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An Empirical Research of Shared Leadership In A Product Development Project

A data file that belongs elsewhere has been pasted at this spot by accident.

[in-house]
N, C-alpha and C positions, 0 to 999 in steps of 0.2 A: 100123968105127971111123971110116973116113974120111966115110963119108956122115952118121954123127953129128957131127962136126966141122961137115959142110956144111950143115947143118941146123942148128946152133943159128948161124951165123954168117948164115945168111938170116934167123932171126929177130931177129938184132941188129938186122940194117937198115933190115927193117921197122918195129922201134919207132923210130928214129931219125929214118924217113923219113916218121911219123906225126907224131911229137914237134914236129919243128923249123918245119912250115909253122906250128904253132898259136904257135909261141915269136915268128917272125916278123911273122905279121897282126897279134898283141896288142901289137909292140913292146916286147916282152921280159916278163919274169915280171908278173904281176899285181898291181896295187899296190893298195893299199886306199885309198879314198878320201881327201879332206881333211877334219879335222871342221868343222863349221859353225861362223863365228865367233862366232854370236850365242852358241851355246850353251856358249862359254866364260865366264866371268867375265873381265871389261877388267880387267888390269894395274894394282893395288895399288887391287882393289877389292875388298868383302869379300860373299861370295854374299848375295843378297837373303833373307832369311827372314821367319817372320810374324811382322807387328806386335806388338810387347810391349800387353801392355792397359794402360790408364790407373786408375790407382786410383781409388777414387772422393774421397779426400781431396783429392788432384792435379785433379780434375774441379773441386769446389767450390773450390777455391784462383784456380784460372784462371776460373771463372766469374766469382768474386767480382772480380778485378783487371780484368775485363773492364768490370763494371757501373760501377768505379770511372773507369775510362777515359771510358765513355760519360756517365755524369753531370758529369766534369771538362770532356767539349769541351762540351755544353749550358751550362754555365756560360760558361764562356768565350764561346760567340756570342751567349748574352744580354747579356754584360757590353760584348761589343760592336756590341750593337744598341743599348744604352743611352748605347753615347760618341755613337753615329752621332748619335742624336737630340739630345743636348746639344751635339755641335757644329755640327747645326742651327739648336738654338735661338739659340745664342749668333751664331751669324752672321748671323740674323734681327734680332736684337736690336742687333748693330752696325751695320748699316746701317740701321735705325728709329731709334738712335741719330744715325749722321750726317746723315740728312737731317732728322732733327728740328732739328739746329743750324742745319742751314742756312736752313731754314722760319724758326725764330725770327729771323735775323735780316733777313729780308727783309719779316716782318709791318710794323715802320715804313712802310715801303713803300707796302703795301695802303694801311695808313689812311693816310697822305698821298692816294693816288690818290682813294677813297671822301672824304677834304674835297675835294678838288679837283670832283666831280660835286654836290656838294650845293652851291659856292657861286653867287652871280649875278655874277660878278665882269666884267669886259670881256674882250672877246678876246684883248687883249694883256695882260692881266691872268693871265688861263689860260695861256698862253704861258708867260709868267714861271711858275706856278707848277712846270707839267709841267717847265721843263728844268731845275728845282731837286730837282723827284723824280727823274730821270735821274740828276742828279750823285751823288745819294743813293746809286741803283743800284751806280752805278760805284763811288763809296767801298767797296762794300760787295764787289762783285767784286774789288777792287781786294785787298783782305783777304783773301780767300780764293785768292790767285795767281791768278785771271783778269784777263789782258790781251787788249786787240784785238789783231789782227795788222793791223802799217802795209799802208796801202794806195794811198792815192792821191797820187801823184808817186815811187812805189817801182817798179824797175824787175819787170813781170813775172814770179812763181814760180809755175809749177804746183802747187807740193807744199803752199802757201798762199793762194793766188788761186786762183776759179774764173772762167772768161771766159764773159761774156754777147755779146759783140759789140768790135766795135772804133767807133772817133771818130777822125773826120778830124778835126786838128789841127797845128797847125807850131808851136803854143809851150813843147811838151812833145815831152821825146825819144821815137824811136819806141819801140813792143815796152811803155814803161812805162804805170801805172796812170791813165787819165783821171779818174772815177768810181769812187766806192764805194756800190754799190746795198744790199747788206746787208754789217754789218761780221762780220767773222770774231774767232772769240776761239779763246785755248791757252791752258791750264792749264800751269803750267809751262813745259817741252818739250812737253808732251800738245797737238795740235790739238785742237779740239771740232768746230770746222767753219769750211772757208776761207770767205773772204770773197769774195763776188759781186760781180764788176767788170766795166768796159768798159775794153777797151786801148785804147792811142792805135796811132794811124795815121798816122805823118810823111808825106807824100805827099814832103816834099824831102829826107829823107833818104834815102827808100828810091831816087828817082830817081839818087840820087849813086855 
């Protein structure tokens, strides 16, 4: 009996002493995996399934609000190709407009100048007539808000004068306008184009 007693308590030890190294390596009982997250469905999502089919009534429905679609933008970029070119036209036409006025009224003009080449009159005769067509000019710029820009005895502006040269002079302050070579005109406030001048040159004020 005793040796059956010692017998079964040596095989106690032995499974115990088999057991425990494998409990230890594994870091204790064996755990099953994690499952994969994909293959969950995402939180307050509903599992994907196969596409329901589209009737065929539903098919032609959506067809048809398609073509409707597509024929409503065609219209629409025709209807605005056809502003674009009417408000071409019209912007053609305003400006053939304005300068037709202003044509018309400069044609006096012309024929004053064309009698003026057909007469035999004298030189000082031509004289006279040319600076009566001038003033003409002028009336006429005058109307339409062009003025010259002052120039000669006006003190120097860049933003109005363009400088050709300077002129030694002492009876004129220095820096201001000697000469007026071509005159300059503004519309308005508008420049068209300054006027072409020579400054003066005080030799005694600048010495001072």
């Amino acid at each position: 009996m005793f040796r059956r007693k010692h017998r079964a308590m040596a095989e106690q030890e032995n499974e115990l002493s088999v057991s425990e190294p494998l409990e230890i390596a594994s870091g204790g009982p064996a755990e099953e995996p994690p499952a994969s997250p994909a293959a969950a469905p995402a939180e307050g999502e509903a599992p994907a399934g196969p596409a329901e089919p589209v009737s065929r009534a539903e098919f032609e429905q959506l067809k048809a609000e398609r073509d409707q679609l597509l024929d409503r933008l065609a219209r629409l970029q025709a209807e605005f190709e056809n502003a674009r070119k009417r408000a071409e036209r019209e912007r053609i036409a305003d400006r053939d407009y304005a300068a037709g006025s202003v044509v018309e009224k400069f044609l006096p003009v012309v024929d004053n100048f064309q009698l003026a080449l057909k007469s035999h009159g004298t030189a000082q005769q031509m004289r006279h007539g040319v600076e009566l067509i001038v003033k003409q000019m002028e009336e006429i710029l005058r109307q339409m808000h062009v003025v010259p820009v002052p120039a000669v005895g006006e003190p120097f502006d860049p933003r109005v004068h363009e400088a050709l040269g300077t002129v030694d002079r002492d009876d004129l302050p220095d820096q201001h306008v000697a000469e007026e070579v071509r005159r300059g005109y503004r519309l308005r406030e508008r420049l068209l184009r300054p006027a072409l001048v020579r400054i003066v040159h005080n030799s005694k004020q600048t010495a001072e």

Product development projects (PDP) are essential for firm’s competitive advantage and even for the survival of the organization. The growing complexity in PDPs and the resulting uncertainty and ambiguity are big challenges for the whole project team and especially for the project managers. Most leadership research focuses on a single dedicated project manager, but there is already evidence that shared leadership (more than one leader) in a project team brings a benefit especially in a complex project environment. It is already known and a more realistic view, that in a complex project is more than one leader. Anyhow, there is a gap in the empirical research for shared leadership in PDPs. This paper is distinguished into two parts. It starts with an identification of the criteria for a leader in a PDP and continues with a view of a currently running PDP in the automotive industry. The criteria of a leader are identified with a literature review focusing on the daily tasks of the leader. The data for the empirical research is gathered from individual documents like diaries or “to-do lists” and team documentation like “team to-dos list” or tickets with the concrete tasks with a clear assignment of the person’s task. The observation period is two weeks with a view on PDP teams and during the product development phase. The aim is to bring transparency in leadership and identify the formally dedicated leaders and the informal emergent leaders in a PDP.